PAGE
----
Jerry Jones appeared on 105.3 The Fan Tuesday morning and voiced his displeasure with Monday night’s court decision to uphold the six-game suspension against Ezekiel Elliott.
“The ruling has more to do with the scope of the commissioner’s authority, not really a bearing over whether Zeke is guilty of domestic violence or not” Jones said. “I am very troubled by the swings we’ve had.”
Jones going after Goodell here isn’t a surprise. Goodell has been waiting for a contract extension from NFL owners, and it’s been reported that, “If not for Jerry, this deal would be done.”
Jones started some campaigning in July, saying there was “absolutely nothing” that would show Elliott had anything to do with domestic violence. Once Elliott’s suspension came down in August, ESPN’s Adam Schefter reported Jones as “furious” with the league’s six-game sentence.
Elliott’s case has been a complicated one. Monday night, The New York Southern District Court denied Elliott a preliminary injunction, which would have kept his suspension on hold.
The suspension was on hold because the same court gave Elliott a temporary restraining order until the judge assigned to the case returned from vacation to evaluate the NFLPA’s motion for the preliminary injunction. Upon returning, that was denied.
But Jones didn’t stop at being “troubled” by the back-and-forth court battle that Elliott and the NFL are in.
In his interview Jones also said, “Two years ago this wouldn’t be an issue; before Ray Rice. This wouldn’t be an issue because the commissioner shows where he really wants to come down, when he did Ray Rice.”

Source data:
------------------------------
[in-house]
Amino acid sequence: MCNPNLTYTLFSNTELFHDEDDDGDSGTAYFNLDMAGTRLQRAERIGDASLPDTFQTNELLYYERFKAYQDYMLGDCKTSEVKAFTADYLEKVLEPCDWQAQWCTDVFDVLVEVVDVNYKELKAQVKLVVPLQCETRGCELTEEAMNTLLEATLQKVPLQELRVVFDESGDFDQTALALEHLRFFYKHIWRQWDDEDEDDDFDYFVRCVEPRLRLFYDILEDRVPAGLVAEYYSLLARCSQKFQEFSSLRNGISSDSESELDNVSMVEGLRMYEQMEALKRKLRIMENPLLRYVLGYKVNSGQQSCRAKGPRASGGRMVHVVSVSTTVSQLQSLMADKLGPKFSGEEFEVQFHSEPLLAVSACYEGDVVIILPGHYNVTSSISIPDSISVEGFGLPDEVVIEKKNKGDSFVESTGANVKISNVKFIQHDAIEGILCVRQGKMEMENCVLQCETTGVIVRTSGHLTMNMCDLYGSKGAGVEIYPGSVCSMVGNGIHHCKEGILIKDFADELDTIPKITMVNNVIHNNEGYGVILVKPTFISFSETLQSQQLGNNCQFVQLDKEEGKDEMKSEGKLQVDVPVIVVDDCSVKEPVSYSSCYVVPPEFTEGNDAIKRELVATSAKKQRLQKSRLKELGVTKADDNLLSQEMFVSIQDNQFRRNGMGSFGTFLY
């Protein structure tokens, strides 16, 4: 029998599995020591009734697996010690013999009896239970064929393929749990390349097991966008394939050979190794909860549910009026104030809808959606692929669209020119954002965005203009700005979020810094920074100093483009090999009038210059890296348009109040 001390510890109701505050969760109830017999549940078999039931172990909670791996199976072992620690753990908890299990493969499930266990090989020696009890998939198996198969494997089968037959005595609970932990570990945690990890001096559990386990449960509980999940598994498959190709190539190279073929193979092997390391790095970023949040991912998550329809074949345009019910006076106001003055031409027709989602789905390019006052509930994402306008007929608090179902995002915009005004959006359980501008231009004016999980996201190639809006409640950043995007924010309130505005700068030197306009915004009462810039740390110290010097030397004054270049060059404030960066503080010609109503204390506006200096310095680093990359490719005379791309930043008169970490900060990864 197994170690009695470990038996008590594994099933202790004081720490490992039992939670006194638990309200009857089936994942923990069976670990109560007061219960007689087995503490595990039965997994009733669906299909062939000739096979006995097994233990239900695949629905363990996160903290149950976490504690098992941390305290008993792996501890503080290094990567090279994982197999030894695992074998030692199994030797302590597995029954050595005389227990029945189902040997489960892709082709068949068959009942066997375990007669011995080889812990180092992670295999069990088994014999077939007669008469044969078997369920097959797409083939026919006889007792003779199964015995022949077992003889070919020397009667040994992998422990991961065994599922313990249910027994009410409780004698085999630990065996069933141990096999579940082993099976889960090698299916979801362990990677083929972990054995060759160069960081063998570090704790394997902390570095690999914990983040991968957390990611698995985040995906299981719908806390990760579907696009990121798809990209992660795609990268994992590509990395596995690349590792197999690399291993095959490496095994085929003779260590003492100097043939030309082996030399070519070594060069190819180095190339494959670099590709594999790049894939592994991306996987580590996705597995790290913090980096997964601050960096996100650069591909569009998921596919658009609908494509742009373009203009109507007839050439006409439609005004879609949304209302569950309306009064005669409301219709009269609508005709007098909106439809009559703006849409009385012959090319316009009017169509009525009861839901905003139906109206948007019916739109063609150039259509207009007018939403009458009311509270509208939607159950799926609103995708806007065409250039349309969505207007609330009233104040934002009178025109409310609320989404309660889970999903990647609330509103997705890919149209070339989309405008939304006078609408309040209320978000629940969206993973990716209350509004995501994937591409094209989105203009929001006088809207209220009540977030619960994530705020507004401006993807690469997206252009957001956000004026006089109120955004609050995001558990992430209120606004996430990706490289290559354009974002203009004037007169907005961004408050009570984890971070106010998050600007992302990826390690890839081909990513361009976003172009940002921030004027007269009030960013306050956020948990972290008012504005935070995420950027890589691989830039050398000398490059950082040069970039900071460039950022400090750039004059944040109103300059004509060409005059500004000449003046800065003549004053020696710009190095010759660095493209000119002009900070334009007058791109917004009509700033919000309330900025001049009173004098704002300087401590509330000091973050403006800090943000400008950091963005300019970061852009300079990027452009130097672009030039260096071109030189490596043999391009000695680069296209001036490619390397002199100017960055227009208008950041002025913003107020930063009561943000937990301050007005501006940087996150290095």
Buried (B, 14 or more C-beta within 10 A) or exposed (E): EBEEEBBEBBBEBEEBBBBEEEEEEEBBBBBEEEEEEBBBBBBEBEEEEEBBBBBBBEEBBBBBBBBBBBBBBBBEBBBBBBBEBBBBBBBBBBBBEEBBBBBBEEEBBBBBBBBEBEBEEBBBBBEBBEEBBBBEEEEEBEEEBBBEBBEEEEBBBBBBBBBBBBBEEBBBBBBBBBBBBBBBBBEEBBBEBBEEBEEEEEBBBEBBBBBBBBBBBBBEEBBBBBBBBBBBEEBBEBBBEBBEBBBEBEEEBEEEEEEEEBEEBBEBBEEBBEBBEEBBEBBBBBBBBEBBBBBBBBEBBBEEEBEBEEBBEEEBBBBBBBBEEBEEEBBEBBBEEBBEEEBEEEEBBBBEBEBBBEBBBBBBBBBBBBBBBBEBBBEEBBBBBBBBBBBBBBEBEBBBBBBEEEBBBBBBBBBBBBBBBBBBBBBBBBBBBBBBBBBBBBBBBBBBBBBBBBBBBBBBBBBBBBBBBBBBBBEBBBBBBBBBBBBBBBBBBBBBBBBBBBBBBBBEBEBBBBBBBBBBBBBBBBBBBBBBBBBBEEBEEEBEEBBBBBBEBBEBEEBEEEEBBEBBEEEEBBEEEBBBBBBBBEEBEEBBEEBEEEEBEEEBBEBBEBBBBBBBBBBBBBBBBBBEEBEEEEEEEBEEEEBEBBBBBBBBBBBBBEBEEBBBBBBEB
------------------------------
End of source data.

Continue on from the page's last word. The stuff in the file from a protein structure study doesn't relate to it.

Jones is being quite the hypocrite here, since well, he said the NFL made the right call to suspend Rice indefinitely for his domestic violence incident.
Rice was arrested in 2014 for assaulting his then-girlfriend and now wife, Janay Rice. The NFL initially suspended him two games, but after video surfaced of him punching her and knocking her unconscious, he received an indefinite suspension from the league and was released by the Ravens.
“Institutions have always been in the process of correcting … usually behind the curve. Then they really react, then they turn around and overreact, and they have to come back to the middle” said Jones.
These comments by Jones are — at best — a joke. While on the surface he’s discussing his displeasure with the commissioner’s absolute power, there’s more to it.
He’s coming across as dismissive of domestic violence, an issue he’s flip-flopped on multiple times. I mean, we are talking about the guy who signed Greg Hardy.
But Jerry Jones is who he is: an NFL owner who looks out for his own agenda, which knows no limits. He’s overlooked domestic violence for the success of his team and held grudges against the commissioner.